Human immunodeficiency virus (HIV) infection has disproportionately persisted as a public health threat to adolescents and young adults (AYA) from minority communities in the United States. HIV has evolved into a chronic disease, which can be managed in the outpatient setting with antiretroviral therapy (ART) designed to achieve virologic suppression and life expectancy equivalent for uninfected individuals. However, for AYA, huge disparities exist compared to adults, with greater proportions unaware of their status, lower rates of care engagement, retention, and initiation and maintenance of ART, resulting in higher rates of virologic non- suppression, and development of sequelae including immunologic deterioration and transmission. Interventions designed to improve outcomes for youth living with HIV (YLHIV) are being sponsored by agencies including the Centers for Disease Control and Prevention and the National Institutes of Health, however, most target the early components of the continuum of care (identification, linkage, and ART initiation). Our research from the HIV Research Network shows that 30-40% of YLHIV are not virologically suppressed despite being in care, highlighting the need for novel interventions targeting the distal components of the care continuum. Community health nurse (CHN) interventions have been shown to increase access to appropriate resources, enhance health care utilization, and promote risk-reducing behavior among AYA. Use of short messaging service (SMS) messaging can further enhance clinical care by improving attendance at medical visits, medication adherence, and communication with the health care team. We have used these two modalities in randomized trials of youth with complex sexually transmitted infections (STIs) in low-income minority communities with high feasibility and acceptability amongst AYA and their families, remarkable improvements in visit completion, medication adherence, and reduction in recurrent STIs. The overarching goal of this project is to build on the evidence from this trial and to repurpose the intervention for YLHIV in the same community who are having challenges with care and medication non-adherence. We aim to compare the effectiveness of a technology-enhanced community health nursing intervention (TECH-N 2 CHECK-IN) to a standard of care control group using a randomized trial design. The central hypothesis is that the intervention will result in higher rates of adherence to ART and virologic suppression. We have demonstrated our interdisciplinary team's capacity to follow urban AYA in the community, utilizing the combination of CHNs and outreach workers to optimize care according to national standards. TECH-IN 2 CHECK-IN aims to enroll 120 YLHIV followed at clinics specializing in HIV care in the Baltimore-Washington Metropolitan area who are challenged with treatment adherence and randomizing them to receive TECH-IN 2 CHECK-IN vs. standard of care. Results of this trial will inform best practices for engaging YLHIV by addressing the distal component of the continuum, critical to achieving the elusive 90-90-90 HIV goals.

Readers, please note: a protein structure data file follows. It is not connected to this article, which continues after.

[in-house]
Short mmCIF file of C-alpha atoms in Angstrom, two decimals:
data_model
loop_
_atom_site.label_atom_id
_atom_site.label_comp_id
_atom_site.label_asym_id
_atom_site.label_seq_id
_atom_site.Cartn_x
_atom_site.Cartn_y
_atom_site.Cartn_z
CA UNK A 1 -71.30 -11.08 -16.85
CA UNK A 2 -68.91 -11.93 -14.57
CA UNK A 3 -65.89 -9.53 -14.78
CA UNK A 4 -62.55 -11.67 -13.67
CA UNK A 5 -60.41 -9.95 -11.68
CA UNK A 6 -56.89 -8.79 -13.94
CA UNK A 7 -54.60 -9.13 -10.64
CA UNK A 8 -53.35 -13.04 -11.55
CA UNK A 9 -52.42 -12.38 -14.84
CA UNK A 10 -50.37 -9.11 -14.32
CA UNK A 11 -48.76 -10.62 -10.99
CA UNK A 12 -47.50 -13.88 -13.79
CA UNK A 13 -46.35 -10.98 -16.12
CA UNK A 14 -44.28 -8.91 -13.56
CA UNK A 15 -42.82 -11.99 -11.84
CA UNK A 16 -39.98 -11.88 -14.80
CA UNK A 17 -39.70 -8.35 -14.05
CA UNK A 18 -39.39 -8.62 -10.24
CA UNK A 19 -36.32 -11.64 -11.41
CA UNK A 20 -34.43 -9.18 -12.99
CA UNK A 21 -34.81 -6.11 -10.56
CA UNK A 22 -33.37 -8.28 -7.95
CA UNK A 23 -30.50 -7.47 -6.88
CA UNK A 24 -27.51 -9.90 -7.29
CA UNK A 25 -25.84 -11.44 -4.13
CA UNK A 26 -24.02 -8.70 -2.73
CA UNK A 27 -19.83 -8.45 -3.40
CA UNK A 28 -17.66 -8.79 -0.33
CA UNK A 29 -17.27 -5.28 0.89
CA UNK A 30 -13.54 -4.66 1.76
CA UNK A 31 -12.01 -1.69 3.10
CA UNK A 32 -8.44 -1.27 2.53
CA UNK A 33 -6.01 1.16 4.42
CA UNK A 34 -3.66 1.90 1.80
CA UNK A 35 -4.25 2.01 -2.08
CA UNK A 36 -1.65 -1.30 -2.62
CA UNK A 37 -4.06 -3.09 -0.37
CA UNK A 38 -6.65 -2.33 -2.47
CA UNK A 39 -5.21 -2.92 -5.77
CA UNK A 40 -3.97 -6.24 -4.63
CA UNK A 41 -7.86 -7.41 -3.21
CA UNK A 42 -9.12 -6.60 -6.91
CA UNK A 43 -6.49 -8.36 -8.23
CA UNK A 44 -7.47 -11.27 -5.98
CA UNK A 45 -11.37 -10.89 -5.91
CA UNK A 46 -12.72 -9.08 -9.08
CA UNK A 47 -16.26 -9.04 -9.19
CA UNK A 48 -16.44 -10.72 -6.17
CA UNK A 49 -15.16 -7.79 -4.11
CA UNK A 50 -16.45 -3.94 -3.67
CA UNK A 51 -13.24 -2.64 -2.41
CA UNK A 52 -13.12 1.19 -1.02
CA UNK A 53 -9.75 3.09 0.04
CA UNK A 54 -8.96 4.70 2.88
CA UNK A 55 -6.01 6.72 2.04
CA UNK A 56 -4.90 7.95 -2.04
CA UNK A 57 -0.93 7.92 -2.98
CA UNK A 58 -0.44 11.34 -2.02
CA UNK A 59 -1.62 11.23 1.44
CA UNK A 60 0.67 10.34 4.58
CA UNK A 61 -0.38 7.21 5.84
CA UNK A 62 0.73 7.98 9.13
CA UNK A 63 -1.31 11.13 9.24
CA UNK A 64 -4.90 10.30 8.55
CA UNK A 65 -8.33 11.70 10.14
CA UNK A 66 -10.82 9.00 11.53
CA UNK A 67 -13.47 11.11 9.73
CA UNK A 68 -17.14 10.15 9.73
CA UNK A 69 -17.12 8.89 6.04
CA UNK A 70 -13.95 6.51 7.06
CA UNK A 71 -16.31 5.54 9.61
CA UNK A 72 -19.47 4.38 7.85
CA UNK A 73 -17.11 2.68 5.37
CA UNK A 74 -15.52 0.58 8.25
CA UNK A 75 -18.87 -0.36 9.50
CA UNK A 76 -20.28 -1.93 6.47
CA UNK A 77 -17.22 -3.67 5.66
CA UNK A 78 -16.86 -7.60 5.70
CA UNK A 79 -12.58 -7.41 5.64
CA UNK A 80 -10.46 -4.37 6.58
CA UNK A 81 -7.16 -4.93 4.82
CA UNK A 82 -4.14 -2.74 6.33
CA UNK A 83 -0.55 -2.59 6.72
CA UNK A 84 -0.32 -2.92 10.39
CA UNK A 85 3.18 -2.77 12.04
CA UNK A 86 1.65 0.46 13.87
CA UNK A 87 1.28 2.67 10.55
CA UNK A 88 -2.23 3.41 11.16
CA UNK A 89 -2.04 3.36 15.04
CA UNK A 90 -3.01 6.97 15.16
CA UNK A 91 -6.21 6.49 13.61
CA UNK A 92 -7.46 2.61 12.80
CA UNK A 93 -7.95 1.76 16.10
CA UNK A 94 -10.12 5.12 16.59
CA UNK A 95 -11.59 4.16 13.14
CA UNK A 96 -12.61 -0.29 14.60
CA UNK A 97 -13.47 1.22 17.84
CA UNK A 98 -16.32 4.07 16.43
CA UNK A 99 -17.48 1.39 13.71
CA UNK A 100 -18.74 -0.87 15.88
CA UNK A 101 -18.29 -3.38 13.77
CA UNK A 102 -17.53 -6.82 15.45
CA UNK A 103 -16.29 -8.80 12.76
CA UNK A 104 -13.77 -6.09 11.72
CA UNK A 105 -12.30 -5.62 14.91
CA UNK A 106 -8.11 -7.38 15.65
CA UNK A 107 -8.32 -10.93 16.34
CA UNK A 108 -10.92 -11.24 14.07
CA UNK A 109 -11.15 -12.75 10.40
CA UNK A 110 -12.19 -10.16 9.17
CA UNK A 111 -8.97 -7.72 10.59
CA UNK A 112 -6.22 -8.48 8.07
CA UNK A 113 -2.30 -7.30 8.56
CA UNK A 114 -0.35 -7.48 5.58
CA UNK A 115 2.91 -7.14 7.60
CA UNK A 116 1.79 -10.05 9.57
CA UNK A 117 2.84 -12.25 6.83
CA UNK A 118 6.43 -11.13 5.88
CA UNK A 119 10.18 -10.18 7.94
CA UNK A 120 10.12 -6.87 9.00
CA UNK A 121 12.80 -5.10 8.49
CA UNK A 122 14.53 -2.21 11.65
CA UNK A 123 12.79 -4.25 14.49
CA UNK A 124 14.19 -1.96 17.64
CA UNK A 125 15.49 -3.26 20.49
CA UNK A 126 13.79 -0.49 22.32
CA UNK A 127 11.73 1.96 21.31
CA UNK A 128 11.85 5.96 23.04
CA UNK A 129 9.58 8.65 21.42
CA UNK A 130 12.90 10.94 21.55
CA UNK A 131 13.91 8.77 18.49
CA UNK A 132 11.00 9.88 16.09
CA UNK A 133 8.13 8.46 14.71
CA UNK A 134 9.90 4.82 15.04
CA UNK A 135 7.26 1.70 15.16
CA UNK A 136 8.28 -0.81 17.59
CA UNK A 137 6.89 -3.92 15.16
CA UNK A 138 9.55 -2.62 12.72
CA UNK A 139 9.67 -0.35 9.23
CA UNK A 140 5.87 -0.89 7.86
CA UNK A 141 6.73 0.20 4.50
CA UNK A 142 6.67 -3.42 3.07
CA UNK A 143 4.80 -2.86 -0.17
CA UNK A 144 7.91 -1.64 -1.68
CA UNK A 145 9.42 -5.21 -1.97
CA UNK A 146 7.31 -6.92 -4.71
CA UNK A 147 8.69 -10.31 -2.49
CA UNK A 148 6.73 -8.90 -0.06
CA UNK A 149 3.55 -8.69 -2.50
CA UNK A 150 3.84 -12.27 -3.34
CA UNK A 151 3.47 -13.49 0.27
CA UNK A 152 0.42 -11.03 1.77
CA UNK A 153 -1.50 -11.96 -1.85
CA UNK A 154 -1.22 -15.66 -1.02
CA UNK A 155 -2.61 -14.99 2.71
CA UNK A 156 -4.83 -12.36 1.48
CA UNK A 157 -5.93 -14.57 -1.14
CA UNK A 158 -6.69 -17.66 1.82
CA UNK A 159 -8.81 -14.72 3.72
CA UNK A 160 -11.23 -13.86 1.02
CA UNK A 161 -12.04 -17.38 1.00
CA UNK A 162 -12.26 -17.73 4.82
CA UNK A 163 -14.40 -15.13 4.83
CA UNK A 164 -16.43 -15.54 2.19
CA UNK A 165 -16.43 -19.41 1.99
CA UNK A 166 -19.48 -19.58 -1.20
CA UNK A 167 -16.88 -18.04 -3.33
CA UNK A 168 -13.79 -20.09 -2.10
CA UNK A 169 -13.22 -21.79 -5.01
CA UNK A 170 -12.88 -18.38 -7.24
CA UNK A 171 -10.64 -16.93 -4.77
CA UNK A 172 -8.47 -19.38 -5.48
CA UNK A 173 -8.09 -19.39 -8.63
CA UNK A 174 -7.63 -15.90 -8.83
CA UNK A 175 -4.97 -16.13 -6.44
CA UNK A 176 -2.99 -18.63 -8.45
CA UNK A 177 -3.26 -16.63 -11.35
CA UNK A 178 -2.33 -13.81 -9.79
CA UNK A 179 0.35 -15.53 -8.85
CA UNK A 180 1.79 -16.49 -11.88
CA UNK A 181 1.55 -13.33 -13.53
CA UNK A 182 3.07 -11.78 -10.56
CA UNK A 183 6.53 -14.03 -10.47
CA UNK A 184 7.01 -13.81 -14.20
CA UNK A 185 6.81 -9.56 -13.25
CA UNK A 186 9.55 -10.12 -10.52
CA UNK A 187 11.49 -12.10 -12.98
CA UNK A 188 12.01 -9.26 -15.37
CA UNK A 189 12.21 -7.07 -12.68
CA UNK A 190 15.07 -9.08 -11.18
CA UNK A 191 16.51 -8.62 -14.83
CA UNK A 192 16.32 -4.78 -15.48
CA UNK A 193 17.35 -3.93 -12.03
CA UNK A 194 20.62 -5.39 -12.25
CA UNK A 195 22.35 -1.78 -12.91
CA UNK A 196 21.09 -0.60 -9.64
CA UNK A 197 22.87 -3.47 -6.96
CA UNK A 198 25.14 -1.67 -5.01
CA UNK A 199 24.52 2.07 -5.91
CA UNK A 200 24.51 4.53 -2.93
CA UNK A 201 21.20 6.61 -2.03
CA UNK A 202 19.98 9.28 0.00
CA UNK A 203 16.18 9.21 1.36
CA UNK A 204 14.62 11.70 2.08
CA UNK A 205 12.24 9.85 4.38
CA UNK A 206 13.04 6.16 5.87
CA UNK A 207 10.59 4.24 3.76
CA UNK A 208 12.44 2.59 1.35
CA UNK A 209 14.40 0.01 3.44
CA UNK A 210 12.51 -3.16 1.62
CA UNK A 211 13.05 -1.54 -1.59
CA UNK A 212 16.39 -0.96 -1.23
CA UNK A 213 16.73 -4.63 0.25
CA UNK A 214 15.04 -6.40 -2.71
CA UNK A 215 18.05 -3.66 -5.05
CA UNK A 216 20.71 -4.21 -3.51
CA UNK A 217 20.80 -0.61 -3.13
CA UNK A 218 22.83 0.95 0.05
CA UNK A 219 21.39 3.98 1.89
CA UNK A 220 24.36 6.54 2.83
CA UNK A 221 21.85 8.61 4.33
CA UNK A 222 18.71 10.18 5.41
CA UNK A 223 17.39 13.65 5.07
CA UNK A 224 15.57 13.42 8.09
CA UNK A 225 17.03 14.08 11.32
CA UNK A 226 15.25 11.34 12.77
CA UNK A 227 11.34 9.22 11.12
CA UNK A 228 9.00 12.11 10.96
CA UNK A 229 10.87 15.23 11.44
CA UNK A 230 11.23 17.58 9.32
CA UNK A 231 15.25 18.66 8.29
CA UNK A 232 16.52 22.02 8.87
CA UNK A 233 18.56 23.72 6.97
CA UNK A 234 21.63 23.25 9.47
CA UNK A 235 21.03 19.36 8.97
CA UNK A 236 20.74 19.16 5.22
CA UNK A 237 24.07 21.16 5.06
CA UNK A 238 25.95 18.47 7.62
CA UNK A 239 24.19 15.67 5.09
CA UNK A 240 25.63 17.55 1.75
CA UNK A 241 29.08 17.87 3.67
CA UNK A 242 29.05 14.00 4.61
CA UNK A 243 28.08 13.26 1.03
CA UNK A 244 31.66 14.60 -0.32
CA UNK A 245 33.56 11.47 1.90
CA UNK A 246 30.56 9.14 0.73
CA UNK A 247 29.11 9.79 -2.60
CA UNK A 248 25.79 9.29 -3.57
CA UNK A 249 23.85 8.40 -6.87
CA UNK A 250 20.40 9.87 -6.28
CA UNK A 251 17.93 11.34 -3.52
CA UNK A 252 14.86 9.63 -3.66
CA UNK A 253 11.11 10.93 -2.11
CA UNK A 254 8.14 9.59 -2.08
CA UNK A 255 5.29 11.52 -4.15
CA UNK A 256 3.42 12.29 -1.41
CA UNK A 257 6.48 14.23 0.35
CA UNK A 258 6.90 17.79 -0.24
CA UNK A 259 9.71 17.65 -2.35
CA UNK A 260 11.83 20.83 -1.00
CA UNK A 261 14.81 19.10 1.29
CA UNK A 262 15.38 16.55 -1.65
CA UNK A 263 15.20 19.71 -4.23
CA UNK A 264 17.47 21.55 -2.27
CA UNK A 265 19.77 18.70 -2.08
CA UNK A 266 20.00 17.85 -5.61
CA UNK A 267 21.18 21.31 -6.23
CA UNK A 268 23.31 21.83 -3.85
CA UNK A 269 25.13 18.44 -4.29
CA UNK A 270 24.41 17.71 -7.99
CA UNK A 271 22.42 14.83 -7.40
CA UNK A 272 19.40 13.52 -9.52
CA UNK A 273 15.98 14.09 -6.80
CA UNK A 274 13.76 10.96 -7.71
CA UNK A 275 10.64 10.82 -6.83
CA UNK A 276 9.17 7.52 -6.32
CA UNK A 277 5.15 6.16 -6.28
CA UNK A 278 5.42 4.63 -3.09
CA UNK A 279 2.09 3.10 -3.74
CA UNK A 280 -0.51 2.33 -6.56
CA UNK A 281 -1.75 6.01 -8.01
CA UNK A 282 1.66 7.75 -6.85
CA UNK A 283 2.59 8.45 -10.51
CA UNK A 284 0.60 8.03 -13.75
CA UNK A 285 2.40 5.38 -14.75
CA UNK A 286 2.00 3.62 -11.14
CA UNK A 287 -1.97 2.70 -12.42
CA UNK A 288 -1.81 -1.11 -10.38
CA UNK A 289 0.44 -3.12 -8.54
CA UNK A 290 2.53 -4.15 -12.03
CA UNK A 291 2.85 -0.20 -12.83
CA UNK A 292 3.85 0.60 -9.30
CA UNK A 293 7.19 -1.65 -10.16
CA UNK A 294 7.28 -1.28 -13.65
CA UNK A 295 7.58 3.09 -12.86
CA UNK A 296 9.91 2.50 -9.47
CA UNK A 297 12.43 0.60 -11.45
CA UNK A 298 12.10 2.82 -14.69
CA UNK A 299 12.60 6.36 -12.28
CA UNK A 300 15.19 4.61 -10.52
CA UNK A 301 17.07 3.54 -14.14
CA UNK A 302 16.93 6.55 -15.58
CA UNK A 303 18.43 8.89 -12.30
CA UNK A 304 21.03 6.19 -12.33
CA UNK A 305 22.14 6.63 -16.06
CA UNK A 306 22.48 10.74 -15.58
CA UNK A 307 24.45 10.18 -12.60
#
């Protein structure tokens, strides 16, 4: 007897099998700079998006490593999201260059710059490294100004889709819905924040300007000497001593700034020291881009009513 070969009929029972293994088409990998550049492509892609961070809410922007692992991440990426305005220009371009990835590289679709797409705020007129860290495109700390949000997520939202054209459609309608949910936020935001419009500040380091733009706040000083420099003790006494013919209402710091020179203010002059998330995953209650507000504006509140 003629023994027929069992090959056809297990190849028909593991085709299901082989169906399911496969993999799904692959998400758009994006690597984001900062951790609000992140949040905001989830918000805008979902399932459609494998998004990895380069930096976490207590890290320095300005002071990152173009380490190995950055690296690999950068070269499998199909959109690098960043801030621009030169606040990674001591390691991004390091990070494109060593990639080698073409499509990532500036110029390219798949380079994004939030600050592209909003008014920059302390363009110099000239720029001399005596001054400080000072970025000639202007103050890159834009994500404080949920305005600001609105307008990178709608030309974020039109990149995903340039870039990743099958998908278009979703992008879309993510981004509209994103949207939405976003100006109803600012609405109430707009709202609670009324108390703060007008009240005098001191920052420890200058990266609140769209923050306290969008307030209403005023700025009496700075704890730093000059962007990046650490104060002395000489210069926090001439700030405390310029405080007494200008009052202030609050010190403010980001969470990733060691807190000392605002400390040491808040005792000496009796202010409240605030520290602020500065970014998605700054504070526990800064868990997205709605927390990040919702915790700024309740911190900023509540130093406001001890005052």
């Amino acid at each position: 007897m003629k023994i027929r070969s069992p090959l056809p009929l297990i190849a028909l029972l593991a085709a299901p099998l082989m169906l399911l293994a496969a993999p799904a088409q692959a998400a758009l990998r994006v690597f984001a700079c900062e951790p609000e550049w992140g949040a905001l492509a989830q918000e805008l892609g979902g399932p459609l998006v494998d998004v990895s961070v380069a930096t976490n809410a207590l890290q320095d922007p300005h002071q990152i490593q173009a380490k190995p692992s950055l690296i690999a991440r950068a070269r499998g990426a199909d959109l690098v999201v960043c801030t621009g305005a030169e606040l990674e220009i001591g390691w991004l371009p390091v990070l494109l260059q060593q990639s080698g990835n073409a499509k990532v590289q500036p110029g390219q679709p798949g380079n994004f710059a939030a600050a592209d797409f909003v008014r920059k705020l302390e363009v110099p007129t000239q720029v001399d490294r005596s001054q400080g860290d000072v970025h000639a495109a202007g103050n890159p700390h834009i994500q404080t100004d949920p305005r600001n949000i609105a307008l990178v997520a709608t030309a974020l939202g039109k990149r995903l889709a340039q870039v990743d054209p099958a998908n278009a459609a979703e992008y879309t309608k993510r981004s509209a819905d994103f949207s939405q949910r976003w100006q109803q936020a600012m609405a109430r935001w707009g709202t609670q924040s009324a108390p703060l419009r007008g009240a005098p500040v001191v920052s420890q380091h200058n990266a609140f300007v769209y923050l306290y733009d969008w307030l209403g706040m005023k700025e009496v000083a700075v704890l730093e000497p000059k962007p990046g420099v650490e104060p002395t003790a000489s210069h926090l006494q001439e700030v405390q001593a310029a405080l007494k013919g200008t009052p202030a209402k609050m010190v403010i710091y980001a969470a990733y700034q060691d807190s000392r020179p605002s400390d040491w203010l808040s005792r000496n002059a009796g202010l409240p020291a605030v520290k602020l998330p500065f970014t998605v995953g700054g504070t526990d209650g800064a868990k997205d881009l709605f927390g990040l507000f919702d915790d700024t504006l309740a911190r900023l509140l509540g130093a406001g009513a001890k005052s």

Developing a Dyadic Intervention for STI/HIV Prevention among STI-Affected Youth